• Inspiring, Enabling and Mobilising a Cities4Forests Initiative in India

In India, the current proportion of urban population is 31 percent and it is projected to double in the next 25 to 30 years. Past experience has shown that unplanned urban expansion leads to unsustainable production and consumption patterns and overexploitation of natural resources in and around urban areas.

Achieving the SDG targets require supporting a landscape approach to restoration that can inspire, enable, mobilise a restoration movement in the urban and peri urban areas for its, inner, nearby and faraway forests, with careful attention to the underpinning enabling conditions, as sustainability of interventions is contingent on it. Achieving these targets is crucial, as forest and tree cover provide multiple regulatory, cultural and provisioning services for cities and its population. World Resources Institute (WRI) recently launched Cities4Forests, a new voluntary coalition of 52 cities involving mayors’ offices— and supported by other subnational agencies such as public water utilities and offices of sustainability— from around the world. Cities4Forests seeks to catalyse political, social, and economic support among city governments and urban residents to integrate forests into city development plans and programs. Globally, there are currently 52 cities members’ of Cities4Forests, including Kochi, in India. As India develops its strategies to fulfil its SDGs and NDC commitments, as well as domestic environmental and development goals, Cities4Forest alliance provides an opportunity to protect, maintain, and increase forest and tree cover in peri-urban and urban areas to inspire a movement around restoration for inner, nearby and faraway forests.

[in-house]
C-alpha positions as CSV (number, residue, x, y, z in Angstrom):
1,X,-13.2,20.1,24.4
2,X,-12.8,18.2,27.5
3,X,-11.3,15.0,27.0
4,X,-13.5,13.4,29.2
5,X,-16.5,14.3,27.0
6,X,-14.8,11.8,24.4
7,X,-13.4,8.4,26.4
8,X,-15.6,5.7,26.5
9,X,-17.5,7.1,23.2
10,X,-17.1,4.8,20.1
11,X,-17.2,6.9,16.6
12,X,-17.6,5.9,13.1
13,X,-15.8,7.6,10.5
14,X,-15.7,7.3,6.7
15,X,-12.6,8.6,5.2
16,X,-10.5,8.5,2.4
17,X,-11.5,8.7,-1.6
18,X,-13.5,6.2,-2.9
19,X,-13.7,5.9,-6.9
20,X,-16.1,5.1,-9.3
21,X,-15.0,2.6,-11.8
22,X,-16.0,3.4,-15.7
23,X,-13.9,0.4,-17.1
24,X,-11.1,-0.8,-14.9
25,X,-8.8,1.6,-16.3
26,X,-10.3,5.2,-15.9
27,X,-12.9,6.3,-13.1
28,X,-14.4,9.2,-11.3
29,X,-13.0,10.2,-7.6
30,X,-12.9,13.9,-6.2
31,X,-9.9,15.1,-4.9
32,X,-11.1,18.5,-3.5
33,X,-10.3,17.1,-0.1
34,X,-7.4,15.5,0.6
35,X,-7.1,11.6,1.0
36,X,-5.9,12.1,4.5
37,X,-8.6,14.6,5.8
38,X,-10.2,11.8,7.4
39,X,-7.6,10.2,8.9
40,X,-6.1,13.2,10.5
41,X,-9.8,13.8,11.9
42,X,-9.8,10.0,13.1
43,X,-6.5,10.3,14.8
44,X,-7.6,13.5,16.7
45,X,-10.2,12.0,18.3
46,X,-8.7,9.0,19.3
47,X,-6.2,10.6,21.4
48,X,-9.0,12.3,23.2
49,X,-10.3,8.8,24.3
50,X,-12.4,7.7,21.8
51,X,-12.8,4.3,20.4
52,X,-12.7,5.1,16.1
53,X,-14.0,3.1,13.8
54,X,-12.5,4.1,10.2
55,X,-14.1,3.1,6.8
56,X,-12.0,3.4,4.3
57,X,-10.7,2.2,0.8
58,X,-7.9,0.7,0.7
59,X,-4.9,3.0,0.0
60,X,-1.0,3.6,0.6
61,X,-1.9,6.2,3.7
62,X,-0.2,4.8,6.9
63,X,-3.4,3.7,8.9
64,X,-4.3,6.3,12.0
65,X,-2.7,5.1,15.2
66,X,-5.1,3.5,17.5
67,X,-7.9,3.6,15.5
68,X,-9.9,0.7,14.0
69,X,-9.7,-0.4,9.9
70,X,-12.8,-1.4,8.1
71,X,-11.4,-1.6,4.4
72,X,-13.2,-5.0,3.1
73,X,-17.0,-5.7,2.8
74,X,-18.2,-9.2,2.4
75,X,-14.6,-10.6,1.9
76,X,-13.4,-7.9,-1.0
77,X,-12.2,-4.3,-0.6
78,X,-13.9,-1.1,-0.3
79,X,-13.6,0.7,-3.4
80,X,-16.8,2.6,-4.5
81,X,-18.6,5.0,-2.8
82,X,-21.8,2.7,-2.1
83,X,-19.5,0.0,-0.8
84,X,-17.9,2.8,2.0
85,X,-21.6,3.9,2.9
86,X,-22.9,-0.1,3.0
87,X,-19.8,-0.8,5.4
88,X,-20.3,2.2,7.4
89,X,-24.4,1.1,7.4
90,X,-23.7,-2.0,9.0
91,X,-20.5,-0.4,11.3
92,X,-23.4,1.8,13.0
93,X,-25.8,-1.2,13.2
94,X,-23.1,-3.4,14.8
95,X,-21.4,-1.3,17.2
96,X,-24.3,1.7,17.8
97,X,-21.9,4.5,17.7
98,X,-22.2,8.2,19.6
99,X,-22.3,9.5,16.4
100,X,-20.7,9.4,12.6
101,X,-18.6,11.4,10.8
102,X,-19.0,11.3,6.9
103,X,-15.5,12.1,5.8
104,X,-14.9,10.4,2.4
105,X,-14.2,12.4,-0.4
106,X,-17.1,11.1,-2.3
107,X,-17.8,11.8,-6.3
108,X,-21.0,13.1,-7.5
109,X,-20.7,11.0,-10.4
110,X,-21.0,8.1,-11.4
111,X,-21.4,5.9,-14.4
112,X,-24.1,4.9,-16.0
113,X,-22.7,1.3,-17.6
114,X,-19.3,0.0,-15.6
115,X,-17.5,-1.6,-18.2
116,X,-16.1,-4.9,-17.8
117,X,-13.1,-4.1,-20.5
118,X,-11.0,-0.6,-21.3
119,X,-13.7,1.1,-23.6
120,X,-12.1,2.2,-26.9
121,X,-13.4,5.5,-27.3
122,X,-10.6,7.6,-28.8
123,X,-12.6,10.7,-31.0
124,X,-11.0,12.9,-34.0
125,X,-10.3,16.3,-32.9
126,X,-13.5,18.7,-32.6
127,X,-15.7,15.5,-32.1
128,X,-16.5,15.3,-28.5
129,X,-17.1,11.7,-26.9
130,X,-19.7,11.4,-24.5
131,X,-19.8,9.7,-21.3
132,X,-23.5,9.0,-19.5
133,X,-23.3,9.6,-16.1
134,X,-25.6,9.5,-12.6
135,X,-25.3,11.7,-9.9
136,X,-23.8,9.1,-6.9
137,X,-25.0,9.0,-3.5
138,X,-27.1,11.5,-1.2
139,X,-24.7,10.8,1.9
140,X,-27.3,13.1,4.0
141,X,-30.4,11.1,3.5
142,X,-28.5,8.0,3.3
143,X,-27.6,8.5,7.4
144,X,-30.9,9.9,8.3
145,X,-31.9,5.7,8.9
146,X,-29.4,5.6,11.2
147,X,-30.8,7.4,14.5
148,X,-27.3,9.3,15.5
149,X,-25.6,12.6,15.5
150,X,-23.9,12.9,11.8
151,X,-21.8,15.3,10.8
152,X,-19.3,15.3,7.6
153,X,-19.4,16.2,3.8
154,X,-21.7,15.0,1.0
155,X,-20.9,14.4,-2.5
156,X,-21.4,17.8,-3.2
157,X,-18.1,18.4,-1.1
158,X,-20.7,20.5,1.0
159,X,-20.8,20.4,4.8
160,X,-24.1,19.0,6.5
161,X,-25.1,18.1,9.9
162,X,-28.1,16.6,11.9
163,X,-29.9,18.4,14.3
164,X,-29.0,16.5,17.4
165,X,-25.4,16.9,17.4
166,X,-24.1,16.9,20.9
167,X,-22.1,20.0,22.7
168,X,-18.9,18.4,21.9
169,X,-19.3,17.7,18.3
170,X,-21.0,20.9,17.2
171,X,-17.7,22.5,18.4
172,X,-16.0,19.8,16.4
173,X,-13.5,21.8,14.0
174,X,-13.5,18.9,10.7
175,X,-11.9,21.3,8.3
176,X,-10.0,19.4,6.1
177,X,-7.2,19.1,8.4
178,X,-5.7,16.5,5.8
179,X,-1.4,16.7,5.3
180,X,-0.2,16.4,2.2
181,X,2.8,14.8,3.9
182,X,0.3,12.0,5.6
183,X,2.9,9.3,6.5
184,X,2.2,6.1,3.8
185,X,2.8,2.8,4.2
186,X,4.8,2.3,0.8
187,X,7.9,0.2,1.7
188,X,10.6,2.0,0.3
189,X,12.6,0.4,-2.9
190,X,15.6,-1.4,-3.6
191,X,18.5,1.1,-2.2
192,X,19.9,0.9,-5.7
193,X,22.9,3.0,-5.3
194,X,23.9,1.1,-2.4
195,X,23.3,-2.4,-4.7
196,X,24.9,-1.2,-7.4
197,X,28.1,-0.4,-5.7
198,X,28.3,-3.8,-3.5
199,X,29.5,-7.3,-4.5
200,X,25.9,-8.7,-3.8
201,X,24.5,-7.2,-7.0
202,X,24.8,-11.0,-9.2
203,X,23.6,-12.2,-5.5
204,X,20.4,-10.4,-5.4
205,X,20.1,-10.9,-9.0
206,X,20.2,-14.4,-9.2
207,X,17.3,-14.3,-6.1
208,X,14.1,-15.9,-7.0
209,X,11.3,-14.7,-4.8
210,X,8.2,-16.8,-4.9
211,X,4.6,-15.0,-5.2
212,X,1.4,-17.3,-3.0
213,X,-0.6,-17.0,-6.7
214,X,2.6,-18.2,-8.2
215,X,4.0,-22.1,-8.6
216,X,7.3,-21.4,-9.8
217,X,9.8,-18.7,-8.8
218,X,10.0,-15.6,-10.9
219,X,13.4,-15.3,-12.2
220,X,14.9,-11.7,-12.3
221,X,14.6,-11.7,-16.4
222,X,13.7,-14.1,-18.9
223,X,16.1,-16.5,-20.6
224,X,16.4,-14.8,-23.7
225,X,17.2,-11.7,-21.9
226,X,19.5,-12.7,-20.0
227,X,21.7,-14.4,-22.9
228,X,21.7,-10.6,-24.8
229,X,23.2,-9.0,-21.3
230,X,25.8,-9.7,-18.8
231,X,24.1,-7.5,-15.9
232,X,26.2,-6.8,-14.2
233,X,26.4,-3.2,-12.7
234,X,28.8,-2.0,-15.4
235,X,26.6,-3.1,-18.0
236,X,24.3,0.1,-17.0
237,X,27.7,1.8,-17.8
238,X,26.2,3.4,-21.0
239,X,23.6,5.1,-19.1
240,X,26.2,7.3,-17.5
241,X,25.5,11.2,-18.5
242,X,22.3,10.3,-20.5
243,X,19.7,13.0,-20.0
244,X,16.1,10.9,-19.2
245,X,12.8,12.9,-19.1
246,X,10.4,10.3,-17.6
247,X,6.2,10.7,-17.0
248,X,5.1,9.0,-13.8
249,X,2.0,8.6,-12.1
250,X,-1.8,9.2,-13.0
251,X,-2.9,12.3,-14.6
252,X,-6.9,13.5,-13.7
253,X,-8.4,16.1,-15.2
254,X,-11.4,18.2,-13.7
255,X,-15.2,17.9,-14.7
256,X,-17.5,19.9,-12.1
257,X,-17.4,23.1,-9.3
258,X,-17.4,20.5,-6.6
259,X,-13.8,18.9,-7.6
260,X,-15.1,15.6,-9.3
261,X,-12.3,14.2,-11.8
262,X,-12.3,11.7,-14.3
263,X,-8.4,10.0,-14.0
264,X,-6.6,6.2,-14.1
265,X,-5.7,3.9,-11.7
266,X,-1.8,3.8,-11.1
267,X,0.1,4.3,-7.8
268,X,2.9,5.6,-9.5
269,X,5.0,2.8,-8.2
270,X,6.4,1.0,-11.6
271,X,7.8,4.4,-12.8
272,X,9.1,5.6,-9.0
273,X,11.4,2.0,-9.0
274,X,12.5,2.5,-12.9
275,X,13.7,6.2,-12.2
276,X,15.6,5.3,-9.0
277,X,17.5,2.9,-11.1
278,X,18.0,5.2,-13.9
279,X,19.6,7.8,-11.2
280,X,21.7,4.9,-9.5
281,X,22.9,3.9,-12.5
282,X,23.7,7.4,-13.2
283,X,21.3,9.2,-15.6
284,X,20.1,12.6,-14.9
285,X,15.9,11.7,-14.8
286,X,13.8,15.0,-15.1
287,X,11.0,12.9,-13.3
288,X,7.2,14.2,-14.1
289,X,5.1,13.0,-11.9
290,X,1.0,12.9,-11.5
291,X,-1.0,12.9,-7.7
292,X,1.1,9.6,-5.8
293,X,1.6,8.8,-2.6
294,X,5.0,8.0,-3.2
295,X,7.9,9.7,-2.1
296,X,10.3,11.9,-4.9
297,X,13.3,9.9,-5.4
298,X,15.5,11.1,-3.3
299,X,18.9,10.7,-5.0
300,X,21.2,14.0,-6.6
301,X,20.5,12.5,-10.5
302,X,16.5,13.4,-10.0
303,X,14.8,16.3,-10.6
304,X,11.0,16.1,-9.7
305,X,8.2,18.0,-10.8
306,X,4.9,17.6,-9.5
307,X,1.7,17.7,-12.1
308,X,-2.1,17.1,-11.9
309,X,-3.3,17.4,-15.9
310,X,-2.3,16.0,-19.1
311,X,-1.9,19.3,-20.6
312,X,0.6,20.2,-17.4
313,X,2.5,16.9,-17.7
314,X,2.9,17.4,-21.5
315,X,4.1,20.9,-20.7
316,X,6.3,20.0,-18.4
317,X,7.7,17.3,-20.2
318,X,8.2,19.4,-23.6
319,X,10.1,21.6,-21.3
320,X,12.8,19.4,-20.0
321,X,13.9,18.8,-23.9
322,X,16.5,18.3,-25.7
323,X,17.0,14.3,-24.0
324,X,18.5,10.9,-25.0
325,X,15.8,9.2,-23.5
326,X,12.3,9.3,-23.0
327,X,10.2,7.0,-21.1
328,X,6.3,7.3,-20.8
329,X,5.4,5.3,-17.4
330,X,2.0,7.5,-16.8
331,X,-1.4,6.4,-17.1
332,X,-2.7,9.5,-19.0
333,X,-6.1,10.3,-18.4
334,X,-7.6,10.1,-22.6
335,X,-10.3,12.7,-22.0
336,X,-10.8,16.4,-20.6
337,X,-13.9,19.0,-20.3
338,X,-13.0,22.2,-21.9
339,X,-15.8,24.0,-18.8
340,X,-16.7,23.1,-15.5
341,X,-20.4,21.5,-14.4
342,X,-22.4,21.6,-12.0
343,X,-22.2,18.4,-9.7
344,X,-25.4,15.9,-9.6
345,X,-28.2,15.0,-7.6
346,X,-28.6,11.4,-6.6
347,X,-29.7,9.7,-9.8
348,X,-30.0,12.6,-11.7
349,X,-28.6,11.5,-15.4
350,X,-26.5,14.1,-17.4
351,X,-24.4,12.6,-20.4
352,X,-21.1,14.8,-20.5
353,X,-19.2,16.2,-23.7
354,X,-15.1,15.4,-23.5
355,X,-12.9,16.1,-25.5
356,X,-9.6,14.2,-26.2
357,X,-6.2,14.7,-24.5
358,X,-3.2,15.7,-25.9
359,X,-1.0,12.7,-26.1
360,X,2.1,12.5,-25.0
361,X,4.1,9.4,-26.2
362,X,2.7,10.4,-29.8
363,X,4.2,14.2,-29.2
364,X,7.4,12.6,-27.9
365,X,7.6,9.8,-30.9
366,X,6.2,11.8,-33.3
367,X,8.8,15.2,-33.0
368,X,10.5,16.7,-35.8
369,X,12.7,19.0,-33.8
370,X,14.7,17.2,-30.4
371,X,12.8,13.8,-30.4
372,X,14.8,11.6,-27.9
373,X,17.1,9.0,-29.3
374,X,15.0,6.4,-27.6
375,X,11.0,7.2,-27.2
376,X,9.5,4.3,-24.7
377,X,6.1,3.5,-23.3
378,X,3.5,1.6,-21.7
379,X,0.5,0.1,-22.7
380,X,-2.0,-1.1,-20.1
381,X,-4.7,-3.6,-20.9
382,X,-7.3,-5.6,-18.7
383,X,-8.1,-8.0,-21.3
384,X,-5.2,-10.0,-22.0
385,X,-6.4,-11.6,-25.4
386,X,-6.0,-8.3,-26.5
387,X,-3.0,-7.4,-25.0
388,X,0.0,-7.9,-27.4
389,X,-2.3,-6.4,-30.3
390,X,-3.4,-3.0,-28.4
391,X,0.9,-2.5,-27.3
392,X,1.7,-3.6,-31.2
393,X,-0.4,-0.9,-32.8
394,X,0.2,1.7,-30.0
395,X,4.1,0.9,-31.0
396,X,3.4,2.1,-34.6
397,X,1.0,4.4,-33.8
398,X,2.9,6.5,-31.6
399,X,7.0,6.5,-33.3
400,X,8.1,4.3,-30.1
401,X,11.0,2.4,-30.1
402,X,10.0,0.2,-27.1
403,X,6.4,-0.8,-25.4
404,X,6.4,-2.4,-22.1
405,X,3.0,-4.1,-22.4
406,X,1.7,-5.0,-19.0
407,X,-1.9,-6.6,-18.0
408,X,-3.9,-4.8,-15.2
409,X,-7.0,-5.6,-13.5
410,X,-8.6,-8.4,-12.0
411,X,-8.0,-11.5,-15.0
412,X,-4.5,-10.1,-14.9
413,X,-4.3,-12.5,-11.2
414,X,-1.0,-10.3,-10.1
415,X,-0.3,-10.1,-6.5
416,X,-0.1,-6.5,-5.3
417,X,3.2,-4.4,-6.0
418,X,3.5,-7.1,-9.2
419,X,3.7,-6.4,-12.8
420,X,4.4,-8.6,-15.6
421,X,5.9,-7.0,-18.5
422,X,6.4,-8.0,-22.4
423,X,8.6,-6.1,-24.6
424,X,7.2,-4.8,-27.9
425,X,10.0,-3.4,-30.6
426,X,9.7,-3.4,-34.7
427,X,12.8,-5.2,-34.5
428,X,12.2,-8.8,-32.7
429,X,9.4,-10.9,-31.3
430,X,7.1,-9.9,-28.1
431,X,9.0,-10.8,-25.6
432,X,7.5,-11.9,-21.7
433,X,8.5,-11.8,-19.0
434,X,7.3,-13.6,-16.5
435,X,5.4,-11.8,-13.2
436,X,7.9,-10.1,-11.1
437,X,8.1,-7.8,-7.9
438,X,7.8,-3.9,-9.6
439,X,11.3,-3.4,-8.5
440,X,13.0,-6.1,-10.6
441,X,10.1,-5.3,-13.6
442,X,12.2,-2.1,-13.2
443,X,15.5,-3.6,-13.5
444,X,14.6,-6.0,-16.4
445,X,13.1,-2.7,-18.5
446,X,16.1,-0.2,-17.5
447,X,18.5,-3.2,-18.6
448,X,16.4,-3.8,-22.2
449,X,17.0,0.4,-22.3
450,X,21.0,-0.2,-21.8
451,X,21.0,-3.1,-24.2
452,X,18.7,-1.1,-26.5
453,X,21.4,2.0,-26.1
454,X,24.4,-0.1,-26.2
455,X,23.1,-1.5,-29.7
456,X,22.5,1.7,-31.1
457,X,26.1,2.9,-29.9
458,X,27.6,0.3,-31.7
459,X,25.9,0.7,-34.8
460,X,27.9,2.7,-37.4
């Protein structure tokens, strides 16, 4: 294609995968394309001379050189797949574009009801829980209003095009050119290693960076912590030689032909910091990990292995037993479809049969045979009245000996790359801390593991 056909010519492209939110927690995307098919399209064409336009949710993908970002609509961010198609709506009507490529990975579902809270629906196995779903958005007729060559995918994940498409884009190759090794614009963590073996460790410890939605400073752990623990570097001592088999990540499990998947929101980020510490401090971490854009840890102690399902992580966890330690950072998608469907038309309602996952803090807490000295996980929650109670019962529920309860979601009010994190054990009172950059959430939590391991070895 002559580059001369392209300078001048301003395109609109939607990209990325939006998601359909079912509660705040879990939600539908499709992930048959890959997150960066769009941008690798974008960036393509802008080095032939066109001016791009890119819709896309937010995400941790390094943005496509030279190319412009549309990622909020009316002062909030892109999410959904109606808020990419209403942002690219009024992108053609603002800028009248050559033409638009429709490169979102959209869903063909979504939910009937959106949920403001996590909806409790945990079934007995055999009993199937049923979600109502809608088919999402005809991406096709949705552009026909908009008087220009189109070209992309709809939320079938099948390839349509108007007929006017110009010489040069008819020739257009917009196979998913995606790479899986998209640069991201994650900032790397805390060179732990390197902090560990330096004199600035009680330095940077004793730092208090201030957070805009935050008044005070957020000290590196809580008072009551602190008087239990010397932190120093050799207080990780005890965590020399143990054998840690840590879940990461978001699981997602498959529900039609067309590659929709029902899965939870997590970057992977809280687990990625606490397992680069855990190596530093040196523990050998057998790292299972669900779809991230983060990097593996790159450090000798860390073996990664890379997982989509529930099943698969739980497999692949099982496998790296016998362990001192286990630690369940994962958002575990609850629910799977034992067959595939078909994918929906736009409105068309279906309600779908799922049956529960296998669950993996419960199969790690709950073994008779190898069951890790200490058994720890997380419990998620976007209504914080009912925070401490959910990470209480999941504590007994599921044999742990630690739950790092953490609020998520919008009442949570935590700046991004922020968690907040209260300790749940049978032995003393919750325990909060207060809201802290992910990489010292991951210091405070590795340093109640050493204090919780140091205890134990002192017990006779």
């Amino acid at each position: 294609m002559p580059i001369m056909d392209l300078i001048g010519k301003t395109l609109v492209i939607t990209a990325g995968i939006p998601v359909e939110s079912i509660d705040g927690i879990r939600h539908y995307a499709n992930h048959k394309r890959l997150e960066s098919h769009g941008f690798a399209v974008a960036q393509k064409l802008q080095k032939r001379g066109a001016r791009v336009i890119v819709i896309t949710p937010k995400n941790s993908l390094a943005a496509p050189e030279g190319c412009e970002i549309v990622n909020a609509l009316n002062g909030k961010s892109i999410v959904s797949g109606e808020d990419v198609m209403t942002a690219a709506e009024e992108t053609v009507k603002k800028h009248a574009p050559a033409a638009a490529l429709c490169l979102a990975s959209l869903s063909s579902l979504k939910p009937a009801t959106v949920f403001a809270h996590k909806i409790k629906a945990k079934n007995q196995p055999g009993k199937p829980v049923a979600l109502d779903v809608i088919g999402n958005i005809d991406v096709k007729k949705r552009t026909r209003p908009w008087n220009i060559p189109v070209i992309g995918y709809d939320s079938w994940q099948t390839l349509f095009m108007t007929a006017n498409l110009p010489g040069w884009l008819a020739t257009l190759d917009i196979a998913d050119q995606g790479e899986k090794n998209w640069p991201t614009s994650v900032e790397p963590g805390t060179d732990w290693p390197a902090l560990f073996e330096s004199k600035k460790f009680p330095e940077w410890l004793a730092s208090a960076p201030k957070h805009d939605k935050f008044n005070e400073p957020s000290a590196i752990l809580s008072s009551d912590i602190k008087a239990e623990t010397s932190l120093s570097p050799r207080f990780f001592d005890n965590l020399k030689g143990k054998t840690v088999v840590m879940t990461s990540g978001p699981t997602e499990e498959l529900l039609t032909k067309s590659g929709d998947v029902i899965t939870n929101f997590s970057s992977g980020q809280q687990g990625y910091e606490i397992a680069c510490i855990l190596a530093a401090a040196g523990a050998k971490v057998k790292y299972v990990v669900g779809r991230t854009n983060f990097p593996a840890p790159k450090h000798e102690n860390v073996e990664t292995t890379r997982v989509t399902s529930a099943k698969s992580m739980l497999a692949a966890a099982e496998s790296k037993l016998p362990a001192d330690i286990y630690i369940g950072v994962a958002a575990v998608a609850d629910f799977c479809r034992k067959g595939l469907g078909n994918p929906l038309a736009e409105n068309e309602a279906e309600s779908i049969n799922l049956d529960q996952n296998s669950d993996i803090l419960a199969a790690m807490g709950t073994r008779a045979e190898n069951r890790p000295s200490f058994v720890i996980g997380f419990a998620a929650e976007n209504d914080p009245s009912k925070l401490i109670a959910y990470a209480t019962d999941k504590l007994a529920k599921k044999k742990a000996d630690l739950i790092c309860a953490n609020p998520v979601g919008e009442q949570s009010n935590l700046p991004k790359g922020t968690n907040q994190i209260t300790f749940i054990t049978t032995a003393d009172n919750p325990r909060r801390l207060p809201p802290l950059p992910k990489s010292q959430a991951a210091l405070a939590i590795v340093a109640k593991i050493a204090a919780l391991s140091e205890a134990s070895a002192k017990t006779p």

This session would discuss:

The challenges and opportunities, that urban and peri-urban areas are facing in India which is a barrier to developing a strong bond between forests and its population for inner, nearby and faraway forests.

The knowledge gaps that are barrier for cities to prioritize and integrate principles of protecting and increasing forest and tree cover in planning for sustainable urban development.

The current institutional framework of urban governance and development and opportunities to synergise urban and rural development using a landscape approach.

Innovative participatory approaches, that could catalyse a movement on protecting and increasing forest and tree cover in urban and peri-urban areas.

  • Air Pollution

The session on Air Pollution will be divided into two parts. The first part of the session will focus on “Operational air quality analytics”. Session will have mix of representatives from public sector and impact investors.

The second session will focus on discussions around launching of large-scale chemical monitoring and expand data initiatives for awareness building to contribute to science of analytics with representation from others working in the field.